AfLIA, as the Pan-African Library and Information Association, is driving an environmental literacy initiative to stimulate African libraries, in collaboration with interested groups and stakeholders, to promote the effects of climate change.
The main objectives include to:
Public and academic libraries all over the continent are being called upon to use the month of May 2018 as the Month for Environment Sustainability Initiatives.
Call for Promotional Posters and Video Clips
Librarians and stakeholders who would like to work in collaboration with libraries are encouraged to share and produce posters and video clips that can be used for the campaign.
The best posters and clips will be acknowledged, used, and a plaque will be presented for the winning entry at the AfLIA Library Summit in 2019.
March 25th - Deadline for submission of the promotional posters and video clips.
April 4th - The posters and clips are released and will be used to publicize the programme.
May - a lively month-long focus on climate change.
The Inspiring Science Education programme aims to provide digital resources and opportunities for teachers to help them make science education more attractive and relevant to students’ lives. The summer school programme 2018 is targeted to education authorities, teachers and trainee teachers and run by the European Science Education Academy (ESEA). It features a set of week-long courses, split into two sessions, from 1 to 6 July and from 8 to 13 July and will be held in Attika, Greece.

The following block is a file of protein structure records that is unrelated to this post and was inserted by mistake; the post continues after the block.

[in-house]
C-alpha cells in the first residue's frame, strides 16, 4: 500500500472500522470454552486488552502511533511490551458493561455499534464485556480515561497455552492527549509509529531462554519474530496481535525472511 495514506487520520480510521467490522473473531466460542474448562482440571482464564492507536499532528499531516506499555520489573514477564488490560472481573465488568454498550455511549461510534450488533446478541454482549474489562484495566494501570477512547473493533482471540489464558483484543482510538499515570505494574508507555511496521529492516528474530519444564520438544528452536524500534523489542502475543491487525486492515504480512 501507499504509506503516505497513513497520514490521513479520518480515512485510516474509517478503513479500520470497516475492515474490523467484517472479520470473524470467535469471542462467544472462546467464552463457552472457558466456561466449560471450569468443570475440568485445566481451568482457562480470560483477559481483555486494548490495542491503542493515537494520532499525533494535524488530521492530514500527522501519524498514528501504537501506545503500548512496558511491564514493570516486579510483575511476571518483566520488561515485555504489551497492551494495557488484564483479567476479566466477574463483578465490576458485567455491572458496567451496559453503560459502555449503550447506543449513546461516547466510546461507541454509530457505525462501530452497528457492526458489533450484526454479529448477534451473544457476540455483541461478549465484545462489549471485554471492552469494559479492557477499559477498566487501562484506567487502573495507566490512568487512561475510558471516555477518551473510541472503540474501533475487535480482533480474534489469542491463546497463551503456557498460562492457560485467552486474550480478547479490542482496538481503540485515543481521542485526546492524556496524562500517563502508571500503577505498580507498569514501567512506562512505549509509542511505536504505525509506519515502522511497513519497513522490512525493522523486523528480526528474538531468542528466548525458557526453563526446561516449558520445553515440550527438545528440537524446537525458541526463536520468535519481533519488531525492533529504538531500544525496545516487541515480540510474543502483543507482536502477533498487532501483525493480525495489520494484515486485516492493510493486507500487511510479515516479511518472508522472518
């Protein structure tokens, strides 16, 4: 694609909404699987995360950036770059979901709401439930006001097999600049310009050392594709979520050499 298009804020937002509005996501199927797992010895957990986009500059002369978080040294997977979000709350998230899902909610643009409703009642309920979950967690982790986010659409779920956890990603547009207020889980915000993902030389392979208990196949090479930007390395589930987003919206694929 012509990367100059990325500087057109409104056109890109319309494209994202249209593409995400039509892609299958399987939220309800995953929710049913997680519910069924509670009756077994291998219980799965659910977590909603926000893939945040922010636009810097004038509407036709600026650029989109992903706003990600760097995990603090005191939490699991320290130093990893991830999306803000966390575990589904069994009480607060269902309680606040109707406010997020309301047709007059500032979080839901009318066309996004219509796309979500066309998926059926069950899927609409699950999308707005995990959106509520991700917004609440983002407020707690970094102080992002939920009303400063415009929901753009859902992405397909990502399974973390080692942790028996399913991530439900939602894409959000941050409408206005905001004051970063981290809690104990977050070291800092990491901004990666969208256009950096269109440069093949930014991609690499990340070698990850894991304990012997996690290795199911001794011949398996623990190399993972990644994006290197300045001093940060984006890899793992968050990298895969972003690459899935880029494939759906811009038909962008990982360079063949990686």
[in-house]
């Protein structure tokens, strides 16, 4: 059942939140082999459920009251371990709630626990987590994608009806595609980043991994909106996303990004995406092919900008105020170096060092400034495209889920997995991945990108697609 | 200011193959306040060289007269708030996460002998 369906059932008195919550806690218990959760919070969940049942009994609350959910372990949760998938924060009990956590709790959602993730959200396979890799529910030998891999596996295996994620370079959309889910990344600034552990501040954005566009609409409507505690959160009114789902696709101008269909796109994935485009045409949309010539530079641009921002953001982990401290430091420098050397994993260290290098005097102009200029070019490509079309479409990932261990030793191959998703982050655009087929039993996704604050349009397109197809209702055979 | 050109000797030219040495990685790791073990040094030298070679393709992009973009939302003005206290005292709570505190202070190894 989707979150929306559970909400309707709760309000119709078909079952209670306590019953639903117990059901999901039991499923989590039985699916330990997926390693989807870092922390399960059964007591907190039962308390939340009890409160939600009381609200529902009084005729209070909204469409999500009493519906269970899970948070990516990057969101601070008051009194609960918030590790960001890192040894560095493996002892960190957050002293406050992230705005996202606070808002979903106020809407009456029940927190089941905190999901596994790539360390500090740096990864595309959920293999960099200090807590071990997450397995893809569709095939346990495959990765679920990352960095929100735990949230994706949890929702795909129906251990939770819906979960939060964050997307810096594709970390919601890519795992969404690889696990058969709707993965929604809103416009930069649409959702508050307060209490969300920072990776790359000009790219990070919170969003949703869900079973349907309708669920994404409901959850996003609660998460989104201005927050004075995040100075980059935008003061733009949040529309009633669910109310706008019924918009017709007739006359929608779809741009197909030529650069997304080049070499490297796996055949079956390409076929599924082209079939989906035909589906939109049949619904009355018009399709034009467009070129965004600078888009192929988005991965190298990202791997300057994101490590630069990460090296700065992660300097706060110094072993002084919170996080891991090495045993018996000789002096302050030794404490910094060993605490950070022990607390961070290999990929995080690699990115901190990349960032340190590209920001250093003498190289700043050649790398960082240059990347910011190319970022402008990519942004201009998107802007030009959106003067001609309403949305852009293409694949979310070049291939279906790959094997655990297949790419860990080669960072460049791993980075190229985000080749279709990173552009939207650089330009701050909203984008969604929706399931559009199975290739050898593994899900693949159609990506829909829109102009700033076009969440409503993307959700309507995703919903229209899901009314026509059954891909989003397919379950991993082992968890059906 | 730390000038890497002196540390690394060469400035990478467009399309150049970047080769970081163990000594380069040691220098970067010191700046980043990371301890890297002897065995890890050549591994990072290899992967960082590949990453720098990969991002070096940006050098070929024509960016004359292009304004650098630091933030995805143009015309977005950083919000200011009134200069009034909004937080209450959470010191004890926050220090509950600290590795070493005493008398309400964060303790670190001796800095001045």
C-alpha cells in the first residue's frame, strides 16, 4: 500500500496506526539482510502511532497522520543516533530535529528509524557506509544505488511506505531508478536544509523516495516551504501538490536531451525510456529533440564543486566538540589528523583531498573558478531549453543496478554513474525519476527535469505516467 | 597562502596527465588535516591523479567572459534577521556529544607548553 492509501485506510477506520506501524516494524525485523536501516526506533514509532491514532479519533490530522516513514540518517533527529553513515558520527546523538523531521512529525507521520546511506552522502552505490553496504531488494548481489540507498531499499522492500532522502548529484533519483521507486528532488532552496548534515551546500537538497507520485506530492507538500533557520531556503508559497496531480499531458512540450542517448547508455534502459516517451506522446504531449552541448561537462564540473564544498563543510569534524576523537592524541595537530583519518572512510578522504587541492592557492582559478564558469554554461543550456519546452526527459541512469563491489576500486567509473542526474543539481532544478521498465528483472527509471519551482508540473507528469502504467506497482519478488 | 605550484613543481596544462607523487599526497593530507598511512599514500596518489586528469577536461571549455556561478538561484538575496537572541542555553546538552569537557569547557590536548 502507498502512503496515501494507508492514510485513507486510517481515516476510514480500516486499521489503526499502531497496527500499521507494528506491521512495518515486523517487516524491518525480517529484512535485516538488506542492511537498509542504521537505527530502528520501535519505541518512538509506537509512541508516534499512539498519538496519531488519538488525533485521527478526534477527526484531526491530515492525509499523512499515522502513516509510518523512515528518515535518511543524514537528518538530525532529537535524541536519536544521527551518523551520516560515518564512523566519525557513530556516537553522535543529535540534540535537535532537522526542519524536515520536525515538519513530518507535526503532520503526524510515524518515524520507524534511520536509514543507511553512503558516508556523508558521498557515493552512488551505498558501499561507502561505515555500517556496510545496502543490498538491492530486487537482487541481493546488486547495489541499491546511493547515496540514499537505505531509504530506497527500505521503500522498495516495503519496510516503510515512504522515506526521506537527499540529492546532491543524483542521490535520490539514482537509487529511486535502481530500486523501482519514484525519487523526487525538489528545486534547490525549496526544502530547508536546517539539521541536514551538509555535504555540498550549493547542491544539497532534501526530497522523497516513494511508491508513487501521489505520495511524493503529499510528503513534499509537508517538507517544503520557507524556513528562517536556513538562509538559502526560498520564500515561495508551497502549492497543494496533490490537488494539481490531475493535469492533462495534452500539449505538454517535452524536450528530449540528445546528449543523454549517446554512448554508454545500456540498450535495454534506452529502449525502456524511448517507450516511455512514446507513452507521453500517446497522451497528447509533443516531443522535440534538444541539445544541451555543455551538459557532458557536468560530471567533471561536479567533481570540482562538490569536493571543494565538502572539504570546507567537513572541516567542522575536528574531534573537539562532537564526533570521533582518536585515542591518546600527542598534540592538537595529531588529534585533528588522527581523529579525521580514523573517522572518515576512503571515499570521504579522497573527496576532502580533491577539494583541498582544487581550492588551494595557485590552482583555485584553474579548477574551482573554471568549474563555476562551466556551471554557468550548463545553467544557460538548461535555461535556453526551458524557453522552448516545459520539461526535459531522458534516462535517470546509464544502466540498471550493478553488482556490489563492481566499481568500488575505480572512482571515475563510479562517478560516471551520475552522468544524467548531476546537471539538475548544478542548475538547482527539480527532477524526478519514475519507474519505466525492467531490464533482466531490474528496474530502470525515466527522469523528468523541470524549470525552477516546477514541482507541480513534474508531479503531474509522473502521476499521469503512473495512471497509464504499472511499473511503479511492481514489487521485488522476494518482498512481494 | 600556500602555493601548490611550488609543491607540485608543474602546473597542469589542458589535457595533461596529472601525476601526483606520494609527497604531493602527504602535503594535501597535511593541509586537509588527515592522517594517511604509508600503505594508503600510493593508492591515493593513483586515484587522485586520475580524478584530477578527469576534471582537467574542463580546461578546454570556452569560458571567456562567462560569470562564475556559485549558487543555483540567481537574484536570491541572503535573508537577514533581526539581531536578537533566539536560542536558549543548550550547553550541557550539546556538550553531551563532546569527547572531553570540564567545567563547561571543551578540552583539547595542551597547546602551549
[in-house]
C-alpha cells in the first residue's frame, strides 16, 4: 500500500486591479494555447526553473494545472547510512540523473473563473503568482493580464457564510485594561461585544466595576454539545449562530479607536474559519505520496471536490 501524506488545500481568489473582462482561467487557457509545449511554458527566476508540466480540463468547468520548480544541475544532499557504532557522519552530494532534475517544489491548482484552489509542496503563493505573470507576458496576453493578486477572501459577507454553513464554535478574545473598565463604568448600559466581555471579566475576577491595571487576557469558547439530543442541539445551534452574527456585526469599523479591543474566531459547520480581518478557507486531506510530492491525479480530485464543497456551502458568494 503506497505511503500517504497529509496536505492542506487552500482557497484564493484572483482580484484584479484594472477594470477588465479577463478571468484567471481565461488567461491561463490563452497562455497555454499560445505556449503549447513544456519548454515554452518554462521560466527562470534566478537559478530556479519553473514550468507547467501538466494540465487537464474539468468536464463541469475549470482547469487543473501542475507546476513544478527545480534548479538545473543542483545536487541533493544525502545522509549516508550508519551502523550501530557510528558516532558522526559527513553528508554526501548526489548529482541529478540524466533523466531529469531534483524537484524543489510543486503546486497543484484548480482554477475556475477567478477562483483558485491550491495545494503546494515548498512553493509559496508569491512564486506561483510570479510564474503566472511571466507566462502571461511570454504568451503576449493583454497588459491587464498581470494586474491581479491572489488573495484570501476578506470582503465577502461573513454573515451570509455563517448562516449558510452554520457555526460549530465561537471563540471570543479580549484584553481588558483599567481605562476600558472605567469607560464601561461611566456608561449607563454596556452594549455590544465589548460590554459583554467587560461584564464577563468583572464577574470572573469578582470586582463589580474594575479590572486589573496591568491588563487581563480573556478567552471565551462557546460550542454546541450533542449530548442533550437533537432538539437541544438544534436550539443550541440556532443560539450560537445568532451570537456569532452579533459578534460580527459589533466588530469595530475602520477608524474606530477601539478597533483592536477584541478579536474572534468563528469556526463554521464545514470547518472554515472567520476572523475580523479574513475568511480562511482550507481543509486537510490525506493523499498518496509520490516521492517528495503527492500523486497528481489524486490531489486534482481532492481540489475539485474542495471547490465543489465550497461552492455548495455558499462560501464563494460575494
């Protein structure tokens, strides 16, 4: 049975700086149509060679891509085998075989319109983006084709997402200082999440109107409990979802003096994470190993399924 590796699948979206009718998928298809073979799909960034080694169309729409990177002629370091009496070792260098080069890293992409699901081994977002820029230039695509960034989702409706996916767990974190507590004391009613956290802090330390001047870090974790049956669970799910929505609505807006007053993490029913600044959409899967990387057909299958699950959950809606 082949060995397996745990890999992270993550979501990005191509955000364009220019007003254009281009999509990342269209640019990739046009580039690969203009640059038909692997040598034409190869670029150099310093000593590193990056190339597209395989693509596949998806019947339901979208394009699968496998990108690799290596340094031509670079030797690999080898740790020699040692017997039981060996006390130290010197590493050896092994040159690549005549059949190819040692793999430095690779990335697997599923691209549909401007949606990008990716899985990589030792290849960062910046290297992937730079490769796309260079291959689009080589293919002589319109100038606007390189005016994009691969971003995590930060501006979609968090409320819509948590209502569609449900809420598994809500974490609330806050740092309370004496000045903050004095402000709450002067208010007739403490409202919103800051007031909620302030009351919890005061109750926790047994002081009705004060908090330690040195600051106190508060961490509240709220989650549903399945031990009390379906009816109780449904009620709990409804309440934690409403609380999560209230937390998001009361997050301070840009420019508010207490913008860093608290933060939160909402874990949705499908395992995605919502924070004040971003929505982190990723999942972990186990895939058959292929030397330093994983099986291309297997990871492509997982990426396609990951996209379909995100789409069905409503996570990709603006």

In the first session, educators will have the option of signing up for four different courses based on their areas of interest. The Mars Mission – Creating a Mission to Mars using a Multidisciplinary Approach – takes participants on a trip to the red planet, where they are introduced to inquiry-based and interdisciplinary learning. Second, Big Ideas of Science, multi-disciplinary teaching Stories of Tomorrow – Storytelling to facilitate students’ deeper learning in STEM – is an innovative course that presents the potential of storytelling in teaching and learning. Third, Open Schools for Open Societies introduces successful learning methods and materials for schools. Lastly, iMuSciCA demonstrates how musical instrument modelling can be used to teach science and mathematics.